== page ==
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As the creator of Full House, Jeff Franklin can legitimately boast about delivering one of the most popular and time-honored sitcoms of the past few decades. Lightning even struck twice for Franklin when he developed Fuller House for Netflix, as the show has been quite a popular hit for the streaming giant. However, Franklin was completely dropped from Fuller House in early 2018, and now that the sitcom is going into its final season, its creator is getting litigious over his ousting.
On Tuesday, Jeff Franklin filed an intentional interference with prospective economic advantage complaint with the L.A. Superior court, with co-executive producer and current showrunner Bryan Behar as the accused/defendant. It’s Franklin’s standing that Behar was envious and put off by Franklin’s success, eventually leading to the creator’s removal.
Specifically, the lawsuit states the following:
Motivated by a secret hatred of Franklin and hoping to take his place someday as showrunner, Behar concocted a plan to compile unflattering and distasteful information about Franklin that was either fabricated or twisted versions of events and presented it first to the media and then to Warner Brothers in an effort to get Franklin thrown off Fuller House. Behar even encouraged others involved with Fuller House to do the same.
For those who might not remember, Jeff Franklin was excised in February 2018 after Warner Bros. TV had received multiple complaints about his behavior on the set of Fuller House and in the writers room. He wasn’t outright fired, but the studio decided not to renew his contract with the show, which was initially set with a three-year deal.
In the lawsuit, Jeff Franklin speaks about the timing of Bryan Behar’s alleged actions, saying that they took place just as the Netflix negotiations were happening. Because Behar served as the showrunner for Season 4, and will likely continue with the role for the fifth and final season, Franklin sees that career move as the former's motivation for allegedly spreading stories about Franklin's behavior.
Jeff Franklin spreads some more allegations about Bryan Behar throughout the lawsuit. It's stated that Franklin hired Behar and his writing partner Steve Baldikoski in the developmental days, and was "extremely supportive" of them, despite them allegedly stating that they'd worked on 19 sitcoms without being asked back for any second seasons. Franklin then goes on to say that Behar was often late for work, that he took naps and long breaks, that he failed to get along with others, and that he had up-and-down mood swings. (Among other complaints.)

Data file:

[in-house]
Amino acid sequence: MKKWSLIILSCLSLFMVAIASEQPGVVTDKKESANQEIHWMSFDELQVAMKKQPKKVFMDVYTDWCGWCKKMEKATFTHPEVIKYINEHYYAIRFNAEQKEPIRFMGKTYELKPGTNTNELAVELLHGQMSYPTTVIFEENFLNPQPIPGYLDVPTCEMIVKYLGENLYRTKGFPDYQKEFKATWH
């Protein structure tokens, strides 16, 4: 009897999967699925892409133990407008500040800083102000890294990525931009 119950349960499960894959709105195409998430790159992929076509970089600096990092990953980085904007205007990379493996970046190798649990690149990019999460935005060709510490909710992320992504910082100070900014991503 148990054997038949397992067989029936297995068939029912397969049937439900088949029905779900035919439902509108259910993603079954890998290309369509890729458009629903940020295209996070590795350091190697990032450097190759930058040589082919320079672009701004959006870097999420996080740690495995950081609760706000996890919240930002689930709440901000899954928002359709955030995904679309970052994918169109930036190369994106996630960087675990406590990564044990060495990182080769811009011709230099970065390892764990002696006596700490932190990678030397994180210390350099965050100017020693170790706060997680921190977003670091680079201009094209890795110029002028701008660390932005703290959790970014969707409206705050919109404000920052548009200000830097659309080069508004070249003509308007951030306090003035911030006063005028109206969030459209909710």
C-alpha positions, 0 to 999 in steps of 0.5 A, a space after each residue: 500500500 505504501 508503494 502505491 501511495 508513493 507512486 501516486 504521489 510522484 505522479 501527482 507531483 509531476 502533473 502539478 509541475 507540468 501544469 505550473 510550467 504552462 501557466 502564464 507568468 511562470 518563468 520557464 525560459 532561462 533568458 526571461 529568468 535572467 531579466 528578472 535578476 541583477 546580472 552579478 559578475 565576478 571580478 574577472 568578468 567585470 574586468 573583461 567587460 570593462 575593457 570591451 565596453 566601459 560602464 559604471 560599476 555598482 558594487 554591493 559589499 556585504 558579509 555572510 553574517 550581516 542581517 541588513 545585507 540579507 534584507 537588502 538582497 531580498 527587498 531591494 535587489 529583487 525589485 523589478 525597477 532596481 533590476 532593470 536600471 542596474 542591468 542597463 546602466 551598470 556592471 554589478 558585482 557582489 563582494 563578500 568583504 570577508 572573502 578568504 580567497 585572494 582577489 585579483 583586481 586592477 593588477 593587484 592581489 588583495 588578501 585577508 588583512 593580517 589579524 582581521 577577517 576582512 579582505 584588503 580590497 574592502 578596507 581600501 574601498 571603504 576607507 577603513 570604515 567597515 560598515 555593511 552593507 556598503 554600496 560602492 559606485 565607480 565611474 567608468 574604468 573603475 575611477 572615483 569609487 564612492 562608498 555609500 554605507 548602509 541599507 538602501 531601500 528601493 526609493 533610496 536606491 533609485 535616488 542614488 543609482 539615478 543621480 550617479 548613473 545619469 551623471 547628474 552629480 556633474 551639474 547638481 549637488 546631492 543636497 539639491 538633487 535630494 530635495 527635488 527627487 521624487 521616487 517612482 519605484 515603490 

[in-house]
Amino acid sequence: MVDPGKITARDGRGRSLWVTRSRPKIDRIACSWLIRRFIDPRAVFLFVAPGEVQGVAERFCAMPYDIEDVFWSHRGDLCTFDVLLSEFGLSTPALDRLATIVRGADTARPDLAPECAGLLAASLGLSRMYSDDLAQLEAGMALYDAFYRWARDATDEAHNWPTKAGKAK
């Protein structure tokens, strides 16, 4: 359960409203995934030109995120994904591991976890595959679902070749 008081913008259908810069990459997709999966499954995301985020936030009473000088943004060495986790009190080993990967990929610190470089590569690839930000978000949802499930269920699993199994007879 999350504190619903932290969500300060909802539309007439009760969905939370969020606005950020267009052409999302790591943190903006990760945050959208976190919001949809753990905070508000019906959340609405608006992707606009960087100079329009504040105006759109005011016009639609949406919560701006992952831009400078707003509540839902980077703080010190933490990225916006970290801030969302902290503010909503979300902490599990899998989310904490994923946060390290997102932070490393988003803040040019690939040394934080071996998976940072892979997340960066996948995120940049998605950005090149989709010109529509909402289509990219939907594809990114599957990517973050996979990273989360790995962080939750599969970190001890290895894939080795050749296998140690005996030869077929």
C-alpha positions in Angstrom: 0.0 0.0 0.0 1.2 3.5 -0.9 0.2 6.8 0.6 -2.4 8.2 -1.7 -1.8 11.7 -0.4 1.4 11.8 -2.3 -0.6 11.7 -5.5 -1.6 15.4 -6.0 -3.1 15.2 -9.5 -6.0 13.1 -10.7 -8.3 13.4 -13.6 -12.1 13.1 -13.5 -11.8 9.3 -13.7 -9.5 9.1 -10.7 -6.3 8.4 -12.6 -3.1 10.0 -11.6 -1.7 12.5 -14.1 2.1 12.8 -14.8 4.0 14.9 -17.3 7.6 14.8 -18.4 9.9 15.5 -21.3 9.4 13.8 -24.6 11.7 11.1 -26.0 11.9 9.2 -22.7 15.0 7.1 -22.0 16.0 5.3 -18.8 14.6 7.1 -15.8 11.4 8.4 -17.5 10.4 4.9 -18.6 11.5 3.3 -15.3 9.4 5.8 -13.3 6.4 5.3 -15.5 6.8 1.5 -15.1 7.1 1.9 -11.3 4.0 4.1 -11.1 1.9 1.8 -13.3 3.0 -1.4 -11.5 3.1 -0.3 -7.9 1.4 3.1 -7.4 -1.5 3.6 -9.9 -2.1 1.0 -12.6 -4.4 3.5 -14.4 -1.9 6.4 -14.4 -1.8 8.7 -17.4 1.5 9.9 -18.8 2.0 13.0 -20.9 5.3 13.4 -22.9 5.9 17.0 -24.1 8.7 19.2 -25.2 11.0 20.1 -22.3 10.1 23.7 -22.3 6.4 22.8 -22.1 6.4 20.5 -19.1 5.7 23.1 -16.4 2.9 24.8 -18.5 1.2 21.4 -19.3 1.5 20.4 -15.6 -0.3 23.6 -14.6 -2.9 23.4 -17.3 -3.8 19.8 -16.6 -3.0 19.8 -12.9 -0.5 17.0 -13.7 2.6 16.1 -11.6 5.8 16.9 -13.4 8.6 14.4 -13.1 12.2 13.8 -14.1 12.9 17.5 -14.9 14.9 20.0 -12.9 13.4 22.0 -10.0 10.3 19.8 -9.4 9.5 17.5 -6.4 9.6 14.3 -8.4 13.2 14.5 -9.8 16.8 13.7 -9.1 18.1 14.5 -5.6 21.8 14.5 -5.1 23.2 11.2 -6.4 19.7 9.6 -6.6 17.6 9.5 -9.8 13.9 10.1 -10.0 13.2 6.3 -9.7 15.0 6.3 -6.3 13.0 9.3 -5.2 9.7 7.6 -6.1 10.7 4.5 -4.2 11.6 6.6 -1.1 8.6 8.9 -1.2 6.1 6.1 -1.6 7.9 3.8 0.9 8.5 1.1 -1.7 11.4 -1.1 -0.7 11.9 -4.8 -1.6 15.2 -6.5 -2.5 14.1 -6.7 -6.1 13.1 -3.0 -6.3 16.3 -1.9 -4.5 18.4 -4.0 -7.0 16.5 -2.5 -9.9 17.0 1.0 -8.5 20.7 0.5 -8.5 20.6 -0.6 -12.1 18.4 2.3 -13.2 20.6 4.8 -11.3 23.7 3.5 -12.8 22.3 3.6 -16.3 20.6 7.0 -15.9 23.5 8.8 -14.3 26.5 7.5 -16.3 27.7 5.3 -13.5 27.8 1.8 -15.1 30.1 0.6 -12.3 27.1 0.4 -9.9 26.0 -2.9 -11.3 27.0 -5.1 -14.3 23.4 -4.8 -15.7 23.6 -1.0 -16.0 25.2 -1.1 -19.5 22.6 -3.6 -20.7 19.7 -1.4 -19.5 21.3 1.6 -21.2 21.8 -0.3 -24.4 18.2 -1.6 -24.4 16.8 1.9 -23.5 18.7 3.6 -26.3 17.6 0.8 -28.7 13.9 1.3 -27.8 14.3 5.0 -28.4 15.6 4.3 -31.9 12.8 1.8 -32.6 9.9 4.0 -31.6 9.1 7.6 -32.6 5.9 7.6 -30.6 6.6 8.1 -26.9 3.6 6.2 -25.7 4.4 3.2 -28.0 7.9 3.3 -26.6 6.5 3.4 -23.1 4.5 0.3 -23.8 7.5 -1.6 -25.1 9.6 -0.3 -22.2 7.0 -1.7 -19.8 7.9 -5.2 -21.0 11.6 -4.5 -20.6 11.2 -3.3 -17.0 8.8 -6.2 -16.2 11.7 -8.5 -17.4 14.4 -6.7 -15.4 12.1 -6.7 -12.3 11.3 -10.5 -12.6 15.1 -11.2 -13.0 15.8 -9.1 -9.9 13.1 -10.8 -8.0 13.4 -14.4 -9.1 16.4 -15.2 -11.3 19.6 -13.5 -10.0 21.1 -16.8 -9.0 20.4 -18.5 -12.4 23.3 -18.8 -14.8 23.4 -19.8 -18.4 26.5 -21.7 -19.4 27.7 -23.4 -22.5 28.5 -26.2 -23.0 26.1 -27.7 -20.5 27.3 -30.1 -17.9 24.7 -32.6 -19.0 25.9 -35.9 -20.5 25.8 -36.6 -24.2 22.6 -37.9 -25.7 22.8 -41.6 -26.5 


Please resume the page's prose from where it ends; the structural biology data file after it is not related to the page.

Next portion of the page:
Bryan Behar was also accused of keeping a "little black book" on the set, where he would allegedly write down notes about anything Jeff Franklin said or did that could potentially be viewed as negative in others' eyes. Franklin alleges that Behar also secretly photographed him with female friends, as well as the computer screen in his office. (It's not made clear how the photographs were used against him.)
In any case, Jeff Franklin claims that Bryan Behar made false accusations when reporting to Warner Bros. TV that the former often screamed at his employees, and that he would tell his female employees to dress provocatively, among other unprofessional comments. Franklin claims that Behar took advantage of the studio's heightened sense of scrutiny in the wake of #MeToo claims and changes across Hollywood.
In Jeff Franklin's eyes, he created Fuller House and is a big cause for its success, and the lawsuit claims that the TV franchise is his great joy, and that he thinks of the shows' casts as a second family. It's hard to argue against those things, considering Franklin created Full House proper back in 1987 and spent many years with those actors and crew members. But even if those things are true, that obviously doesn't mean that anyone else was responsible for sabotaging his work on Fuller House.
That said, he also claims that everyone involved on Fuller House believed that the show was going to last at least six seasons, and Franklin draws a negative connection between Bryan Behar and Steve Baldikoski's first season running things, and the relative quickness with which Netflix decided to end the sitcom.
No specific financial restitution was noted in the lawsuit, but Jeff Franklin is seeking compensatory, consequential, incidental and punitive damages, as well as getting his legal fees taken care of.
Lawsuits like this could take years to figure out, especially with allegations such as these. In the meantime, Netflix is gearing to bring Fuller House Season 5 to fans in 2019, but no specific release date has been released just yet. Here's hoping no more behind-the-scenes problems affect the show's swan song, unless it involves the Olsen twins returning.